Stephen Colbert Reveals He's Dealing With a Condition Called Benign Positional Vertigo

Stephen Colbert
Annie Leibovitz/Vanity Fair

The late-night host developed the condition the week before the election.

Stephen Colbert is living with benign positional vertigo. The Late Show host covers the holiday issue of Vanity Fair and reveals that he developed the condition a week before the presidential election, shortly before this interview took place.

According to Mayo Clinic, benign positional vertigo often has no cause and includes symptoms like dizziness, nausea and a loss of balance. For Colbert, it means when he stands "the world goes off-kilter."

"It’s almost entertaining, until I forget, and then I go to stand up, and then I just fall down," he says. "So, I’m coming to you right now from a very weird angle, slightly listing to port."

Colbert's vertigo condition is just one of many new things that he has had to face in 2020. Most drastically, perhaps, was the temporary move of Late Show from its New York City studio to the host's Charleston, South Carolina, home amid COVID-19

With quarantine precautions in place at the time, it fell to his family -- wife Evie and children Peter, John and Madeline -- to help him put on the show from home -- complete with headsets, an iPad teleprompter and overworked laptops.

"It felt much like the 19th century," Colbert quips. "Daddy’s got a woodshop, and the kids are going to come in and help me cut the pine today."

He has since returned to filming at Ed Sullivan Theater in New York City, where he shoots the show from an office rather than from a stage.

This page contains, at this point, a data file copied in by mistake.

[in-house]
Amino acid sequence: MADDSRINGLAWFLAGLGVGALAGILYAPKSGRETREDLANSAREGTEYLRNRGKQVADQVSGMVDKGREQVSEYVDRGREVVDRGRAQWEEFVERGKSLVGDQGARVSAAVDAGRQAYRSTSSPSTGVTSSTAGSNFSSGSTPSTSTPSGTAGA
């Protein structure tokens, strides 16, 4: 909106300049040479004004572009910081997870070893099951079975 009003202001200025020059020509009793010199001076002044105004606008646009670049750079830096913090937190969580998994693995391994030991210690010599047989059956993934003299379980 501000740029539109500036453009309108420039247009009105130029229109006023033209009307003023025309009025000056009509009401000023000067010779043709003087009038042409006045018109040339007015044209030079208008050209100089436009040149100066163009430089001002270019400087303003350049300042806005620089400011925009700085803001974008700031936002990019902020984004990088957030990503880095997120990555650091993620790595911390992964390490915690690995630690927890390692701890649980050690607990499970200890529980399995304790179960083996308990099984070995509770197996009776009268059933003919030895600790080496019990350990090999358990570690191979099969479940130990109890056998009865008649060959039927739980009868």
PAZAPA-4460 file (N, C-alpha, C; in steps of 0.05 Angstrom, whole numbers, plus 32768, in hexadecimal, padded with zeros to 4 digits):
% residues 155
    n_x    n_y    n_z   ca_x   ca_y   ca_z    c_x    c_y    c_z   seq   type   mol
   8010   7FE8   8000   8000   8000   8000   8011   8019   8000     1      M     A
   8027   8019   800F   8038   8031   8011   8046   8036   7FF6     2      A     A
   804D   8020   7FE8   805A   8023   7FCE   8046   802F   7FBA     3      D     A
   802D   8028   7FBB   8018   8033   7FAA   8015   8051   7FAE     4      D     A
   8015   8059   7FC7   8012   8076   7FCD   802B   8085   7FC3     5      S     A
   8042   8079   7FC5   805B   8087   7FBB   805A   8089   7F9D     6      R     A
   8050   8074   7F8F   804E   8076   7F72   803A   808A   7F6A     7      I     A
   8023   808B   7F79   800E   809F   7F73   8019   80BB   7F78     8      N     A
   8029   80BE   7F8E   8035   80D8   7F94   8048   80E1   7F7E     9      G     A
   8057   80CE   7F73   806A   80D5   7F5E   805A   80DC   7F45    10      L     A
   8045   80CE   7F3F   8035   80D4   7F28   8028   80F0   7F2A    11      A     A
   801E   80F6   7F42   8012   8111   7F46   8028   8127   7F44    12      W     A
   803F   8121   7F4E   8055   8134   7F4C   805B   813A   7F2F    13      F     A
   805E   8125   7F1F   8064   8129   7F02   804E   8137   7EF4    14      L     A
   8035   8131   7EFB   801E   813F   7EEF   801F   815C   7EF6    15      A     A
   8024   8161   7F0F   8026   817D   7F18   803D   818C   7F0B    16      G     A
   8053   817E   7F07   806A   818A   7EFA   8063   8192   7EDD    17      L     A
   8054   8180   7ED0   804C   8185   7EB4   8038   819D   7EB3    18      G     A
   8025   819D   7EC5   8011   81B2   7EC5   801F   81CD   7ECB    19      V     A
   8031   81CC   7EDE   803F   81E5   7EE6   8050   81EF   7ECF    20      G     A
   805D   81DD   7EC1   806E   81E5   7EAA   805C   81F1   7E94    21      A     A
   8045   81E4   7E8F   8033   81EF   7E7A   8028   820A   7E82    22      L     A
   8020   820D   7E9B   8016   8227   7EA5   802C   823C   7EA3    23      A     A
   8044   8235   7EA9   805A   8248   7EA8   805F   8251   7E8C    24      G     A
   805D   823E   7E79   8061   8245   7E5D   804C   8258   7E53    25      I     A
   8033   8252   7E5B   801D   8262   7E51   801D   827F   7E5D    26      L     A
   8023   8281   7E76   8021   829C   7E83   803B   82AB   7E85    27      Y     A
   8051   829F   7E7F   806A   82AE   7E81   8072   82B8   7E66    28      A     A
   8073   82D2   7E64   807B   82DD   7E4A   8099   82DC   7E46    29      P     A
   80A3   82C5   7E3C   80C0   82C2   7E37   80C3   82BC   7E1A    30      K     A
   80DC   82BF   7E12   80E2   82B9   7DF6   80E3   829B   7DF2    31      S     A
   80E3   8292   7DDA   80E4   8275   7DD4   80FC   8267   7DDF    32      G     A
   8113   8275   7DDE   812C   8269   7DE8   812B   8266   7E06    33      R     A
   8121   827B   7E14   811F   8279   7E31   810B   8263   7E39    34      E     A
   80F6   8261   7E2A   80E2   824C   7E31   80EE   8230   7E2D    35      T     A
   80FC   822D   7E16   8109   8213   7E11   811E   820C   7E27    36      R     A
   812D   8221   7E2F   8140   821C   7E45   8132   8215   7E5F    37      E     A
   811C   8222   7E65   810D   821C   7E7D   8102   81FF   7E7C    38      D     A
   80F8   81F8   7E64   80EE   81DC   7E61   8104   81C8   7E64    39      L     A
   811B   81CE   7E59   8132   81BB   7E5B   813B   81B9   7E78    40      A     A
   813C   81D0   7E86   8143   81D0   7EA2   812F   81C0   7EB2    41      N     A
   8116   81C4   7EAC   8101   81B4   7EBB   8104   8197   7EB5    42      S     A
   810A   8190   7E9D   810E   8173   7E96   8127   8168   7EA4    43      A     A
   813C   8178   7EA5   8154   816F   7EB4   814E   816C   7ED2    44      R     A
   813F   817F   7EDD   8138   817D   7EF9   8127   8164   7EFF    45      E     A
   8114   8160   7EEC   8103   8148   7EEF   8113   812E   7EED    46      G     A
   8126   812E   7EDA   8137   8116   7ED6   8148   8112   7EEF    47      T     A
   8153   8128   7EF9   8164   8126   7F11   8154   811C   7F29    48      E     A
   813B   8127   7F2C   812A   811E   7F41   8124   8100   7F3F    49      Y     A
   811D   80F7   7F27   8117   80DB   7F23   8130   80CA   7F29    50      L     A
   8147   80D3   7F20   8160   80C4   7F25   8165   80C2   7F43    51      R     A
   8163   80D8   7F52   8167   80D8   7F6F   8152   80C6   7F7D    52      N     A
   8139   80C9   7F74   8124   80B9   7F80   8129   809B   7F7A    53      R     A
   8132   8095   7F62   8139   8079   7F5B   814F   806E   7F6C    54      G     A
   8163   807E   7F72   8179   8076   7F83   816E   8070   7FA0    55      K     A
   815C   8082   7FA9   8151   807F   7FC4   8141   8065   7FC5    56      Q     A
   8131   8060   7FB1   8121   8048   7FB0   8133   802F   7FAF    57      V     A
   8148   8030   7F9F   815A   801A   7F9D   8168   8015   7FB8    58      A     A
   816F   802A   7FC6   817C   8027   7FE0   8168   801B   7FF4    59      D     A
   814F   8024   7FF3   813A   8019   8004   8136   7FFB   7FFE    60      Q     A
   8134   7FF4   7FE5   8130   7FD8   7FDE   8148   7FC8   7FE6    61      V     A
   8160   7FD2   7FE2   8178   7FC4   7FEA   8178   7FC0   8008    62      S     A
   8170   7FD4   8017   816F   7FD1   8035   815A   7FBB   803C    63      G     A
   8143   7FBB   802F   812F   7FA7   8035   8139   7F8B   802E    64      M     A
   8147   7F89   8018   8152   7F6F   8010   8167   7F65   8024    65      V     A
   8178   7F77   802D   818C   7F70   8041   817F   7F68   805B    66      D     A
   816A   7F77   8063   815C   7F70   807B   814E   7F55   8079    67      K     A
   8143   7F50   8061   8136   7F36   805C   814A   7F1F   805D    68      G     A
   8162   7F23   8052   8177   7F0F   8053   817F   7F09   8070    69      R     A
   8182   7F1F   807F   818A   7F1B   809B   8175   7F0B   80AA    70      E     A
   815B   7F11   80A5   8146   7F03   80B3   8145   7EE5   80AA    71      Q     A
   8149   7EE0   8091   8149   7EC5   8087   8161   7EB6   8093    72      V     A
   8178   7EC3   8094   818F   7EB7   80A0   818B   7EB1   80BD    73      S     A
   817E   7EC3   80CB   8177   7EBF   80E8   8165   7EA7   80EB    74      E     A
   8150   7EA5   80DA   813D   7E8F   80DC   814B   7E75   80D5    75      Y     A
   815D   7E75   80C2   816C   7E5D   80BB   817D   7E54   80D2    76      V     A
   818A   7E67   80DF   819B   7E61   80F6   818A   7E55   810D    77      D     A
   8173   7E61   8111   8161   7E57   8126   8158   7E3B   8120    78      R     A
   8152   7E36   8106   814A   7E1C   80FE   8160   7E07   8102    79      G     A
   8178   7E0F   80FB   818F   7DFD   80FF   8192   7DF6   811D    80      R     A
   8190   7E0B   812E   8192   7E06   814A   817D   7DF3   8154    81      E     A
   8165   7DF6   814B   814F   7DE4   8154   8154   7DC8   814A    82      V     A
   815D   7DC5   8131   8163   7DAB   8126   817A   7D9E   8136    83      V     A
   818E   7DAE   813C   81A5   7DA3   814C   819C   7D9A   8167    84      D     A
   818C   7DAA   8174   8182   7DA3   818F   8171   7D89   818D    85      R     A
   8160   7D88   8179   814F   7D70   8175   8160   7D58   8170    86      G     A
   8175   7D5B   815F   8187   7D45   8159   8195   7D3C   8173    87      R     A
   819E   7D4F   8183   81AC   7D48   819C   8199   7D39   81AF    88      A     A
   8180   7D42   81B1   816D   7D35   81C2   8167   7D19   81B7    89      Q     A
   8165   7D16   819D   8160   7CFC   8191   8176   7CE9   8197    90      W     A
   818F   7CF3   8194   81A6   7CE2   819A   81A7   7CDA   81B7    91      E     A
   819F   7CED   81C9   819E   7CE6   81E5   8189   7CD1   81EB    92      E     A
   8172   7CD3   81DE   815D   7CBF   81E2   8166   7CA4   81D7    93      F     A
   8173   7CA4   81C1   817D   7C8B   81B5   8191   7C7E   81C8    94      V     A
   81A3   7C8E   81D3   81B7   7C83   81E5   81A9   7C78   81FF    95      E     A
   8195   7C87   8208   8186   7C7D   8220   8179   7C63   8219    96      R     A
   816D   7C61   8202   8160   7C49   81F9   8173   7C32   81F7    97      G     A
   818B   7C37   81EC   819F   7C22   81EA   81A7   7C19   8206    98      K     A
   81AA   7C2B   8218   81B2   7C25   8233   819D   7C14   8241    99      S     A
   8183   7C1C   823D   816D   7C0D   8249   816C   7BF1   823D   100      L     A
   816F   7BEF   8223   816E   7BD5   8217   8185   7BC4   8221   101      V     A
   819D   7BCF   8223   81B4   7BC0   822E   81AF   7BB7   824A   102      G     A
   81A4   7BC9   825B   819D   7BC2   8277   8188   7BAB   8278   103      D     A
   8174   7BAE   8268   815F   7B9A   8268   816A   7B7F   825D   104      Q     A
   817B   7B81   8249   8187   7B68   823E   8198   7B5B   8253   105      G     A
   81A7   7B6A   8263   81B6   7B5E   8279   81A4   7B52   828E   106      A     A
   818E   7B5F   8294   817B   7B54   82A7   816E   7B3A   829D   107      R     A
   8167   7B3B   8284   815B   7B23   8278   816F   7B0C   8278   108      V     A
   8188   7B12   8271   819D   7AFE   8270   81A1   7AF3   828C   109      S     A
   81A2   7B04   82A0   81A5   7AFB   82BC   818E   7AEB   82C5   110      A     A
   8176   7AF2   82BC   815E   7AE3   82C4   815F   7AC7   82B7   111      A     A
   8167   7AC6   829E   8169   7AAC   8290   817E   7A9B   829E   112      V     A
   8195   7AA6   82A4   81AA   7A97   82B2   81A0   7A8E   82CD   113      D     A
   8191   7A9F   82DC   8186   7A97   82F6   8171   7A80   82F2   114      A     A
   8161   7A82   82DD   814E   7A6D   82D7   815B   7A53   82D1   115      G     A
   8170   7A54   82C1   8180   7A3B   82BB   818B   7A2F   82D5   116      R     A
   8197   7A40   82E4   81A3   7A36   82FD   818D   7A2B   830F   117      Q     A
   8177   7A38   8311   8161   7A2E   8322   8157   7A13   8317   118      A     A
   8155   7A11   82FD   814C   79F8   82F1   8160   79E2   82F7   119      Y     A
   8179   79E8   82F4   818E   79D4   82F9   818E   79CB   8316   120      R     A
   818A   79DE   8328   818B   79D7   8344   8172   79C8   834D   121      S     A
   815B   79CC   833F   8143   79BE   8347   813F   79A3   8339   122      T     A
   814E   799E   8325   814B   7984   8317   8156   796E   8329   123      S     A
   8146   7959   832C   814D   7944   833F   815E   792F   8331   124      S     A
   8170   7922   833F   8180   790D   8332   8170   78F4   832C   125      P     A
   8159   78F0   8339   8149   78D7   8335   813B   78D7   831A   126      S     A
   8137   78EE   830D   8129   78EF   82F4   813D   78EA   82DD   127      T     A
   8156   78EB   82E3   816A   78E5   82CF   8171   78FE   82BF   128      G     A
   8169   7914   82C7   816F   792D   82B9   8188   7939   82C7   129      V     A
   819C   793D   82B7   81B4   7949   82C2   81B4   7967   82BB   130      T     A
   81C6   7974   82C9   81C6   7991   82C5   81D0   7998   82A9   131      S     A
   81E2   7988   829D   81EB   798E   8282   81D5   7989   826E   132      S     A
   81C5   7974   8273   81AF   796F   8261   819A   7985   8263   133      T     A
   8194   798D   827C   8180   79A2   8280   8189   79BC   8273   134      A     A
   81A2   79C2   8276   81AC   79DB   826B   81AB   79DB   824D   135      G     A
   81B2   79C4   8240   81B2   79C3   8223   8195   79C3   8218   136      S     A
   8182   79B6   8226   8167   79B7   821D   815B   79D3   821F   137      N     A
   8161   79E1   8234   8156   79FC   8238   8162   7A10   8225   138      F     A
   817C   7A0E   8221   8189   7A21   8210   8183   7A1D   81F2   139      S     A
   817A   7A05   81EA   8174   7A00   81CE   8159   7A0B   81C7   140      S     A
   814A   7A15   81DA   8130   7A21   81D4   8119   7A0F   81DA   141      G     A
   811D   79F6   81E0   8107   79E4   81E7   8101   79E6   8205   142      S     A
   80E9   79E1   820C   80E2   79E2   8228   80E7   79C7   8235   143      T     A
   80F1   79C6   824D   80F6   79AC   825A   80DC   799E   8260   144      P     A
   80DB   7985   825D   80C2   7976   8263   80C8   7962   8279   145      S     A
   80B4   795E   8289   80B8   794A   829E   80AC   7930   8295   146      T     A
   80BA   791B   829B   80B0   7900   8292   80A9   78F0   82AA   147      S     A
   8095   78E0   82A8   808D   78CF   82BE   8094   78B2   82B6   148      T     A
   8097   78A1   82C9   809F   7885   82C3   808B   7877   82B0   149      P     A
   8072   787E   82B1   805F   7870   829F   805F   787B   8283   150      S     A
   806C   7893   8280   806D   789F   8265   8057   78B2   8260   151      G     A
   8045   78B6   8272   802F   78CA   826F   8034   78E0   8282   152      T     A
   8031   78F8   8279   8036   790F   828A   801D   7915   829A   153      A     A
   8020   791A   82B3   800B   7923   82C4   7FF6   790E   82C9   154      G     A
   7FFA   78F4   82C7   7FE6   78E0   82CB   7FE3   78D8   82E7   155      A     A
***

"The stage is only there to present a show to a live audience," he says. "That’s the only purpose of the stage. And it’s some weird lie to be onstage without the audience." 

While Colbert found the new way of filming "terrible" at first, he eventually found some upsides, like leaning into more emotional moments -- crying when Dolly Parton sang, for instance -- and delving further into serious topics, such as speaking out against President Donald Trump's unfounded claims of a fraudulent election.

"Individuals at home or in small groups can receive this material in a much more raw state. You can get as dark as you want within your own ethical guidelines, without the concern of how you kill the vibe of a room," he explains. "As much as I want my audience back, and I desperately do, it would be extremely difficult to talk about what’s going on in the world right now to a group of people who normally have a party atmosphere."

Annie Leibovitz/Vanity Fair

Though Colbert has adjusted to, and even embraced, the new normal, he can't help but picture what work will look like once a COVID-19 vaccine is approved and distributed.

"The first thing I picture is I have an audience and Jon Batiste and the Stay Human Band are there. And our offices are buzzing every day and we’re all passing each other in the halls and saying, 'Did you see this story?' and 'How was your weekend?'" he says. "And we’re laughing and we’re hugging and we’re friends hanging out, which is what we are."